So what infrastructure does this web of metaverses need in order to thrive? There are three key needs that Bit.Country and the other leading platforms are working to build.
To experience the metaverse, you must first be able to access it. This statement should be obvious, but many platforms are hyping a deep VR experience with little thought to what the majority of people have today, and how they access the digital world.
Accessibility takes two forms: processing power and access channel. In order to create a deeply realistic, immersive experience, there must be a way for both the server-side of the metaverse as well as the client-side.
This type of experience would require fiber optic connections or at minimum 5G if wireless, and would require high-end processing and GPUs for the user to have a seamless experience. On the server side, there will likely need to be a supercomputer (or several) to handle the processing needs.
This is a long way off. The smarter platforms are focusing more on answering the question: “How immersive can we make this experience today given the average user’s hardware?”
Ironically, this has developed into a metaverse experience that could be experienced with VR, but could also be accessed on a mobile device.
Graphics are not high definition but instead focus on a reliable, glitch-free environment. With the massive success of Minecraft and Roblox, this is a wise decision.
Similar to accessibility, being able to interconnect with different metaverses is critical for more advanced use cases to be realized.
If we are stuck within a single metaverse that is limited by the developer’s vision, the purpose for the metaverse, and the number of users, it becomes no different than any other platform or marketplace today.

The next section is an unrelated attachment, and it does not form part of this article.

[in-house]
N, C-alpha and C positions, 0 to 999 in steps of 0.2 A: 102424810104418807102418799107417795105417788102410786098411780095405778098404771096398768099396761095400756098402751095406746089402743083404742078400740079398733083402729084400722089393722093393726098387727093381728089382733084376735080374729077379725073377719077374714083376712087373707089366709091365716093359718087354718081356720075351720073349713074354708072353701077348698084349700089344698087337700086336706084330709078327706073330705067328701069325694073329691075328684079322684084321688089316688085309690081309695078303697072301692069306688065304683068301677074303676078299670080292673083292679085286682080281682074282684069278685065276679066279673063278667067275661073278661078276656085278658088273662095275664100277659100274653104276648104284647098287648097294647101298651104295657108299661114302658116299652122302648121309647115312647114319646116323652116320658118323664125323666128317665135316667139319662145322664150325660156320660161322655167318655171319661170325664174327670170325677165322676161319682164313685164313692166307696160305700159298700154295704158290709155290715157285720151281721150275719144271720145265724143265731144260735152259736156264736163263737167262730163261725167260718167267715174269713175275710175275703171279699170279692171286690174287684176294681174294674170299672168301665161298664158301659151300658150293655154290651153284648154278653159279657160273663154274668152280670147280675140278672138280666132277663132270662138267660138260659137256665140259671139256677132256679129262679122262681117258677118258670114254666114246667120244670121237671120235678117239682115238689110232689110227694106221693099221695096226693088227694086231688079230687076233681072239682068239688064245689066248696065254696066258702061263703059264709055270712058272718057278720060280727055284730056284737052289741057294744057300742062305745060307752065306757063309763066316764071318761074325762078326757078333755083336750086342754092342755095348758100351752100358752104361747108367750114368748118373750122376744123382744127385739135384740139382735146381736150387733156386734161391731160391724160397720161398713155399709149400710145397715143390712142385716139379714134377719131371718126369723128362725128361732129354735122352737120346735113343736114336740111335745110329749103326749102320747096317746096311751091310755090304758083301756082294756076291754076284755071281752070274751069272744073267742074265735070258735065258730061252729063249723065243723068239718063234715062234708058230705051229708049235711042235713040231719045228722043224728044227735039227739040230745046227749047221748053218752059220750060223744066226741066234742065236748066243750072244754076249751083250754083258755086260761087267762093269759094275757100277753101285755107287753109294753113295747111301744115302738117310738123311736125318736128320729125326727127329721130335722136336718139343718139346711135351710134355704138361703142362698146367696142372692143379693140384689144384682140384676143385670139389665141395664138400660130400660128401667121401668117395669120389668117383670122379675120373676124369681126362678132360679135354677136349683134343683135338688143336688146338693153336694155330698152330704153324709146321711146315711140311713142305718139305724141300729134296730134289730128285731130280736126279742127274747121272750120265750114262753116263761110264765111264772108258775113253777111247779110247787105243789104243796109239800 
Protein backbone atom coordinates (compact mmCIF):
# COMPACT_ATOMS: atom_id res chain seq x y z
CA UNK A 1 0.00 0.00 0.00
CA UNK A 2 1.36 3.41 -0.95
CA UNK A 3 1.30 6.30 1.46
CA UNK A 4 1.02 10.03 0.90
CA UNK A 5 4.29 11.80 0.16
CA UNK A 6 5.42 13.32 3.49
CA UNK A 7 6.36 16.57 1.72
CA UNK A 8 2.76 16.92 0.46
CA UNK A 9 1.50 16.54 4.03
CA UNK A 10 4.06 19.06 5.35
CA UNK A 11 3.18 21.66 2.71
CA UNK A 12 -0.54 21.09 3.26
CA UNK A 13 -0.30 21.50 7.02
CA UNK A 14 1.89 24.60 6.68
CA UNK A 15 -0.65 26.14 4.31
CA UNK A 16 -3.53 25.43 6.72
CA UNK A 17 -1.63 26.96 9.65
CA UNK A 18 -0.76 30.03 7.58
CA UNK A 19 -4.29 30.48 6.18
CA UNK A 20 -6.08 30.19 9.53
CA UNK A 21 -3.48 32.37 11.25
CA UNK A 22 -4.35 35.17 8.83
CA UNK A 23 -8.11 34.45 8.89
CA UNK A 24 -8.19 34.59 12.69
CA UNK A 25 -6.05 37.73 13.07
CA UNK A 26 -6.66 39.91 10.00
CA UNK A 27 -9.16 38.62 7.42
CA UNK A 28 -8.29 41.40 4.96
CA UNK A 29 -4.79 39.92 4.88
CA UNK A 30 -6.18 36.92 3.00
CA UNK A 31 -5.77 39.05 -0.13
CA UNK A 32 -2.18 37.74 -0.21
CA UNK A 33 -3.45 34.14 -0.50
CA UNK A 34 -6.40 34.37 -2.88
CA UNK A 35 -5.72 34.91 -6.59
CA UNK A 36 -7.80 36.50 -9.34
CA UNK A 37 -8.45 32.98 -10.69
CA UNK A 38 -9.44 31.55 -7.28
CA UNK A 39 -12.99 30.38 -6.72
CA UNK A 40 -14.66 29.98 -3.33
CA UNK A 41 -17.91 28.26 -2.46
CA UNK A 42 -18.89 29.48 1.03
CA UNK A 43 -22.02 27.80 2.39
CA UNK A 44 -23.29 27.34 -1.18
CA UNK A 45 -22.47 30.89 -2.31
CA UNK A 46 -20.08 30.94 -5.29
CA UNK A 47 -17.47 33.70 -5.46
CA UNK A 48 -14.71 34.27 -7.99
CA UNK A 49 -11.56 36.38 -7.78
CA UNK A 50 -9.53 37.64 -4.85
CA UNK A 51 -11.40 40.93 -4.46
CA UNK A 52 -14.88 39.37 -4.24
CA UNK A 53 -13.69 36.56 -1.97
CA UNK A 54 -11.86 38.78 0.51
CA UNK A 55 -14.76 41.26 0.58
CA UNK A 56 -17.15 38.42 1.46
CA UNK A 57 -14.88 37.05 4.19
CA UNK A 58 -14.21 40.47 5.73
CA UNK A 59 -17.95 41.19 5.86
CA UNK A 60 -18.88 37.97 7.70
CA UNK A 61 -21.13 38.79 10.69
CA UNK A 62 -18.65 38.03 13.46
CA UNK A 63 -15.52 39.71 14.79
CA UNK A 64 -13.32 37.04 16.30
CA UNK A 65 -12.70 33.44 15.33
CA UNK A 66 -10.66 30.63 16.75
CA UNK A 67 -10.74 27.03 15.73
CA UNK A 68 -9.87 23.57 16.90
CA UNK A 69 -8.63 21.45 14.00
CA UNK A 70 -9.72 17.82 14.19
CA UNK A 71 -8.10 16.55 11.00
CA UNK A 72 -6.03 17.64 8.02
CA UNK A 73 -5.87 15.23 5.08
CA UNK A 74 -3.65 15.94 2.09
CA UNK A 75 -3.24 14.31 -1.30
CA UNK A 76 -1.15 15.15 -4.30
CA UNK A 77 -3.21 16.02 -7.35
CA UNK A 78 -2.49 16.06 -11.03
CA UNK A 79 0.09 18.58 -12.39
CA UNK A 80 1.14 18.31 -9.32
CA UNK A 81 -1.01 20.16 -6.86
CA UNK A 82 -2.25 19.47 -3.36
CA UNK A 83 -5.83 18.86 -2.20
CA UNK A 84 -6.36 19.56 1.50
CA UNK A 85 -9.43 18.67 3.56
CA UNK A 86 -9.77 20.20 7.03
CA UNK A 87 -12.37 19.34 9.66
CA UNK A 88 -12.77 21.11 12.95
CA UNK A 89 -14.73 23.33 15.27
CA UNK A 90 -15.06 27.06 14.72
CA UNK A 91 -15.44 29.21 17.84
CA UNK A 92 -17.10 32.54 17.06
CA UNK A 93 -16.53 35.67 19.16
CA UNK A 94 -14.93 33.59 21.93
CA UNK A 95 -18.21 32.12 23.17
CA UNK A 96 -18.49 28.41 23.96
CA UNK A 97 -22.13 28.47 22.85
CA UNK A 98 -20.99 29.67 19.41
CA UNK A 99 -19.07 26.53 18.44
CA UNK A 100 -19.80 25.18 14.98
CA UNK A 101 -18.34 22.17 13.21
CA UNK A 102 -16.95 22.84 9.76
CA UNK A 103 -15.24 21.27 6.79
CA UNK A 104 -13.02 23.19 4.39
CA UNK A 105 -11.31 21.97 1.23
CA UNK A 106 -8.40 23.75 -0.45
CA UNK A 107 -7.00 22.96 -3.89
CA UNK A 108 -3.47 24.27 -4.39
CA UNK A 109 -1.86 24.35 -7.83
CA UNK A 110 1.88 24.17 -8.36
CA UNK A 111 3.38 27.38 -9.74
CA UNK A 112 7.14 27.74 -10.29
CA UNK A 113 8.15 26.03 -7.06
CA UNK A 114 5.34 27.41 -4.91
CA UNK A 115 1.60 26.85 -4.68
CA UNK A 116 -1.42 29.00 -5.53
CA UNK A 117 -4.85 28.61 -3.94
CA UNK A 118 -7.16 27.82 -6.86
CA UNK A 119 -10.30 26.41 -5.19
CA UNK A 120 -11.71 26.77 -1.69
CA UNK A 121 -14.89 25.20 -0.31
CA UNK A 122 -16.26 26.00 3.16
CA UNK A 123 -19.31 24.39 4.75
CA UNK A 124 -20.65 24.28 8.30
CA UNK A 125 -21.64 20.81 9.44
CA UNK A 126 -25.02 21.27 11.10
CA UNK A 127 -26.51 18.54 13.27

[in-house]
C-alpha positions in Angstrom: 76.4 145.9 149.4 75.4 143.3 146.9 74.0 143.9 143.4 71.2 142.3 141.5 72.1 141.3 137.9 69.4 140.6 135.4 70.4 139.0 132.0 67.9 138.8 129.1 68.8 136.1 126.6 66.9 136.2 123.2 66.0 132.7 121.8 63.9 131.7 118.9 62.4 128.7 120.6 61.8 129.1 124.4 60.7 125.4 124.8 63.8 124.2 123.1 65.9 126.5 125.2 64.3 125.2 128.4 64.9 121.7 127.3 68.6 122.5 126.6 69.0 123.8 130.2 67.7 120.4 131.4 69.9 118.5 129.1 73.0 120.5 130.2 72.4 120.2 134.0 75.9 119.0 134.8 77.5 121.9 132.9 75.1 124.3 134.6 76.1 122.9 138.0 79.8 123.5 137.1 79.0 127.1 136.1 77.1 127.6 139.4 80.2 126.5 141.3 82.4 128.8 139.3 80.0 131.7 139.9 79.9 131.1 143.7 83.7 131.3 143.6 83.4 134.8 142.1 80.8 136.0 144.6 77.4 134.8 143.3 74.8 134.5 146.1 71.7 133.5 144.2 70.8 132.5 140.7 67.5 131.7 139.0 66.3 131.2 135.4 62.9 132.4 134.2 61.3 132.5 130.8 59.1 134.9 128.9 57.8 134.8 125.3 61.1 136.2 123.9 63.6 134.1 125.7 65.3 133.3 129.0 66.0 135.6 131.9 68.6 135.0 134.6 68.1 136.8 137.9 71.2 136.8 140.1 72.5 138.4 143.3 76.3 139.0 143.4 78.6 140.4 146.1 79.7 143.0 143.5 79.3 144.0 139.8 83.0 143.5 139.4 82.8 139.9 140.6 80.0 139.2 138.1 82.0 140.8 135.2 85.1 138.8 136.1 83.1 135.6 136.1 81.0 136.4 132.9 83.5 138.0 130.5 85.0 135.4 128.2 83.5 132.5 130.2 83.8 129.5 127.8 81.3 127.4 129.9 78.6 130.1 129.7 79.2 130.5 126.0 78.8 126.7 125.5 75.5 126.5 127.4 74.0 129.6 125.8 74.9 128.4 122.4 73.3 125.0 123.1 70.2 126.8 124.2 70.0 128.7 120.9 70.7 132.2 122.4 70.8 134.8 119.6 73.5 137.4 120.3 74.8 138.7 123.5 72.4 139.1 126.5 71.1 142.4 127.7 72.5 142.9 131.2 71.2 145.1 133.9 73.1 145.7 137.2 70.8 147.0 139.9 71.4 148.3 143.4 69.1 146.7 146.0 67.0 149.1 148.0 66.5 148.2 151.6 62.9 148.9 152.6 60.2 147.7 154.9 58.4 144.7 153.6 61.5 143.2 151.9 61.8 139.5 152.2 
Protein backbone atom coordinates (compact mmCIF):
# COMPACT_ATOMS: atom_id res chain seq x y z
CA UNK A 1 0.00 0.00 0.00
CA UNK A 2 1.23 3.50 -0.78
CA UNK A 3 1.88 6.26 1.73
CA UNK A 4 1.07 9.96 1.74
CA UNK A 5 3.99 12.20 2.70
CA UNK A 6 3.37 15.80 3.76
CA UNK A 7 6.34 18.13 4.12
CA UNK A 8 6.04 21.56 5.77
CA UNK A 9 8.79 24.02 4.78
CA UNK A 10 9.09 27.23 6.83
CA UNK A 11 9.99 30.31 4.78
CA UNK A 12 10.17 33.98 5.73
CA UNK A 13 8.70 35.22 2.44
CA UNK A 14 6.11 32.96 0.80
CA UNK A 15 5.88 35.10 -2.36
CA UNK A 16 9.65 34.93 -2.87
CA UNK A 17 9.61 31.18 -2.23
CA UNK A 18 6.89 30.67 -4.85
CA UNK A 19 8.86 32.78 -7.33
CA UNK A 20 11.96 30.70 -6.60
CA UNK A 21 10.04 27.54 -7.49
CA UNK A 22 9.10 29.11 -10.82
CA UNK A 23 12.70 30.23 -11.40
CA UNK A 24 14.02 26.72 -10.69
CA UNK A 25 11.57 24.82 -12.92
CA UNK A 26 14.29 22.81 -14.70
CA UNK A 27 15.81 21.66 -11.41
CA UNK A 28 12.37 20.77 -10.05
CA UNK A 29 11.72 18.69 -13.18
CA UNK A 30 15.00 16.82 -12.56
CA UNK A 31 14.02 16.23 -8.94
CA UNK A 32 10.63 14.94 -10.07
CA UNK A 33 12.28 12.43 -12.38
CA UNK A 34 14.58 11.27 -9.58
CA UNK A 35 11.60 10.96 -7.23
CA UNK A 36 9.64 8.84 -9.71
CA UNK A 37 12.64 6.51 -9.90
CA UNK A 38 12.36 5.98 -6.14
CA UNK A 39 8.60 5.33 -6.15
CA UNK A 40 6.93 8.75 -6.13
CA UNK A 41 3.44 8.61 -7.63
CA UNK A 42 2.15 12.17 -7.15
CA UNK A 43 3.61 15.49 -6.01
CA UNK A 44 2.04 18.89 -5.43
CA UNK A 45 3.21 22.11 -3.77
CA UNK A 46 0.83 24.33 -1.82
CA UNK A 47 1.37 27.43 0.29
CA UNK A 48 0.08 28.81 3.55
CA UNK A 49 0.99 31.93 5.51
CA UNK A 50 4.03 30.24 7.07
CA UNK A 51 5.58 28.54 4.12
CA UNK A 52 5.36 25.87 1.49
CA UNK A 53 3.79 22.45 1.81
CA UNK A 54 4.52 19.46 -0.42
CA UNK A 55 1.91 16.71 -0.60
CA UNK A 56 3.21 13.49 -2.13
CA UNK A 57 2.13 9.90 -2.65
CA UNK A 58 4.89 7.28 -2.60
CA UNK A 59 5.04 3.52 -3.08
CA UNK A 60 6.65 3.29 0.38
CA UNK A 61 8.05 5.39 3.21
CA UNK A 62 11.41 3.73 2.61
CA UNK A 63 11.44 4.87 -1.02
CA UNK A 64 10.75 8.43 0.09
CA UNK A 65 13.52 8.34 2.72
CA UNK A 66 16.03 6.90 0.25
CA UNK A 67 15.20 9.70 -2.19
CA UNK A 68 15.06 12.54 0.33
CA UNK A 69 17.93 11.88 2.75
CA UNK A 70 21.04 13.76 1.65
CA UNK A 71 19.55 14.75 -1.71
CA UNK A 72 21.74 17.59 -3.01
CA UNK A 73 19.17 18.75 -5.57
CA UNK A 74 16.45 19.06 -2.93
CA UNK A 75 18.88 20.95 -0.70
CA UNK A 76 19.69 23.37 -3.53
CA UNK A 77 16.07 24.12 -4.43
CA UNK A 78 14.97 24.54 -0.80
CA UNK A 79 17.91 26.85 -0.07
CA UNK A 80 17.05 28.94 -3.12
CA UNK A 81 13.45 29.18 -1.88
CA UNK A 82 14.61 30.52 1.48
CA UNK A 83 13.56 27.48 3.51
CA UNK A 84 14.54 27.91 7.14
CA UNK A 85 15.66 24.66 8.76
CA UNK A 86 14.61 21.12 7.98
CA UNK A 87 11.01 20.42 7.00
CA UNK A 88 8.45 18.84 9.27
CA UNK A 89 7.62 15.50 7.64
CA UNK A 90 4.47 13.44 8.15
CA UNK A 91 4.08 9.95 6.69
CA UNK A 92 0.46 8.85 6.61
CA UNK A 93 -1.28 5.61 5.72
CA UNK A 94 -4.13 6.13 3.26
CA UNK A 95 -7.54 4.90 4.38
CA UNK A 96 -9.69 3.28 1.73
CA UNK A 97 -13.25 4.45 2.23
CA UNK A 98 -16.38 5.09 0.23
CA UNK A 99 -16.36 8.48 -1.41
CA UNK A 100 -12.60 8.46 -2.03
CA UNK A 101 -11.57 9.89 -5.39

Like the internet, the promise of the metaverse is the ability to cross those digital borders into a vast network of experiences.
Bit.Country is achieving this by being able to assure interconnectivity to their growing number of metaverses, which allows a nearly endless experience without compatibility issues.
However, they are also working with other leading platforms to build those bridges to ensure full freedom of movement between metaverses.
Assuming we create a vast, global system of interactions, how do we create a viable way for goods and services to exchange (virtual) hands? You could argue that the internet has already accomplished this, but that isn’t quite true.
While you can purchase things from all over the globe, the model is largely centralized and held by companies who pay conversion fees, transaction fees, and more. These costs are passed down to the users, but even then they haven’t realized a massive, borderless network of marketplaces.
Key to this working is the ability for peer-to-peer transactions, something the internet has yet to solve, especially when borders are involved. With marketplace sites like eBay users get closer to this, but they are still using a centralized system and rely on a broker and banking system to sell even the most trivial items.
The key to this, as mentioned above, is blockchain. This is in part why many of the leading metaverse developers are in the blockchain realm, as they are using one of the strongest features of cryptocurrency to solve this major problem.
By having native tokens that are usable on the platform and swappable to other platforms, the economic challenge is essentially solved. In many ways, this is why the concept of a metaverse is growing so rapidly now.
We haven’t had major innovations in processing, mobile applications, or interconnectivity in the last few years. What we’ve had is a major breakthrough in how to create peer-to-peer financial transactions in a decentralized, borderless way.
Bit.Country has their token for both transactions and governance, and other platforms are following suit.
It’s easy to dream about the perfection of the metaverse, where we spend most of our day in an idealized world.
Sadly, we aren’t there yet, but what is truly exciting is the infrastructure progress we are making, and that we are solving major challenges that have been impossible until recently.
We will continue to see this fledgling universe develop at a rapid rate, and will likely be able to experience some of the real promises it holds as early as 2022.
The anticipation is real, and this should be a very exciting year.